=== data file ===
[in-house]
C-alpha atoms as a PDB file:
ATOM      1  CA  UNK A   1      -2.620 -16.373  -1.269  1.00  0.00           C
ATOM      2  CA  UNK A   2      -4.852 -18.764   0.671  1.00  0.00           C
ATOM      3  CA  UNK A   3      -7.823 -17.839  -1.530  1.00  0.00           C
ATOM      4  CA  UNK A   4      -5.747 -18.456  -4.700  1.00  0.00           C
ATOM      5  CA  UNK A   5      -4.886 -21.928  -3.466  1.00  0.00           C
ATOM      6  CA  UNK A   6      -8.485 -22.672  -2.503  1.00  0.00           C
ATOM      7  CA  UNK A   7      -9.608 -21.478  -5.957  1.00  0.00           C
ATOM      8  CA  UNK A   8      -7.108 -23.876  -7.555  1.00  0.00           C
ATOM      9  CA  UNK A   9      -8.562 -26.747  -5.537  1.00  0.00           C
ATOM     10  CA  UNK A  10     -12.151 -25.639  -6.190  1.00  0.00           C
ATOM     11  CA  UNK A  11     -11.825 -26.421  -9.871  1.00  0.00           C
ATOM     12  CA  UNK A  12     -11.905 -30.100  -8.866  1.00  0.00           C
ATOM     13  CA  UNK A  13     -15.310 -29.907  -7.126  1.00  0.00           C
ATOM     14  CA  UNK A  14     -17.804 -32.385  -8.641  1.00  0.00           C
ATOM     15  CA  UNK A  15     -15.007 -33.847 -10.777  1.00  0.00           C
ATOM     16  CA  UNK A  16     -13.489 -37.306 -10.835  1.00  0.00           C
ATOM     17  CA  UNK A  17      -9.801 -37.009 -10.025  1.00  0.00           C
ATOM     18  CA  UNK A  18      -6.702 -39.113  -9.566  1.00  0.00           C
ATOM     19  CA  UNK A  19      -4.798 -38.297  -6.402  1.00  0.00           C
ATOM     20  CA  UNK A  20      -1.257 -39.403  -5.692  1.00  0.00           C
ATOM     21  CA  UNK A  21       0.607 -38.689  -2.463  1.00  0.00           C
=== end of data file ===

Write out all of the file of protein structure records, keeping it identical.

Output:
[in-house]
C-alpha atoms as a PDB file:
ATOM      1  CA  UNK A   1      -2.620 -16.373  -1.269  1.00  0.00           C
ATOM      2  CA  UNK A   2      -4.852 -18.764   0.671  1.00  0.00           C
ATOM      3  CA  UNK A   3      -7.823 -17.839  -1.530  1.00  0.00           C
ATOM      4  CA  UNK A   4      -5.747 -18.456  -4.700  1.00  0.00           C
ATOM      5  CA  UNK A   5      -4.886 -21.928  -3.466  1.00  0.00           C
ATOM      6  CA  UNK A   6      -8.485 -22.672  -2.503  1.00  0.00           C
ATOM      7  CA  UNK A   7      -9.608 -21.478  -5.957  1.00  0.00           C
ATOM      8  CA  UNK A   8      -7.108 -23.876  -7.555  1.00  0.00           C
ATOM      9  CA  UNK A   9      -8.562 -26.747  -5.537  1.00  0.00           C
ATOM     10  CA  UNK A  10     -12.151 -25.639  -6.190  1.00  0.00           C
ATOM     11  CA  UNK A  11     -11.825 -26.421  -9.871  1.00  0.00           C
ATOM     12  CA  UNK A  12     -11.905 -30.100  -8.866  1.00  0.00           C
ATOM     13  CA  UNK A  13     -15.310 -29.907  -7.126  1.00  0.00           C
ATOM     14  CA  UNK A  14     -17.804 -32.385  -8.641  1.00  0.00           C
ATOM     15  CA  UNK A  15     -15.007 -33.847 -10.777  1.00  0.00           C
ATOM     16  CA  UNK A  16     -13.489 -37.306 -10.835  1.00  0.00           C
ATOM     17  CA  UNK A  17      -9.801 -37.009 -10.025  1.00  0.00           C
ATOM     18  CA  UNK A  18      -6.702 -39.113  -9.566  1.00  0.00           C
ATOM     19  CA  UNK A  19      -4.798 -38.297  -6.402  1.00  0.00           C
ATOM     20  CA  UNK A  20      -1.257 -39.403  -5.692  1.00  0.00           C
ATOM     21  CA  UNK A  21       0.607 -38.689  -2.463  1.00  0.00           C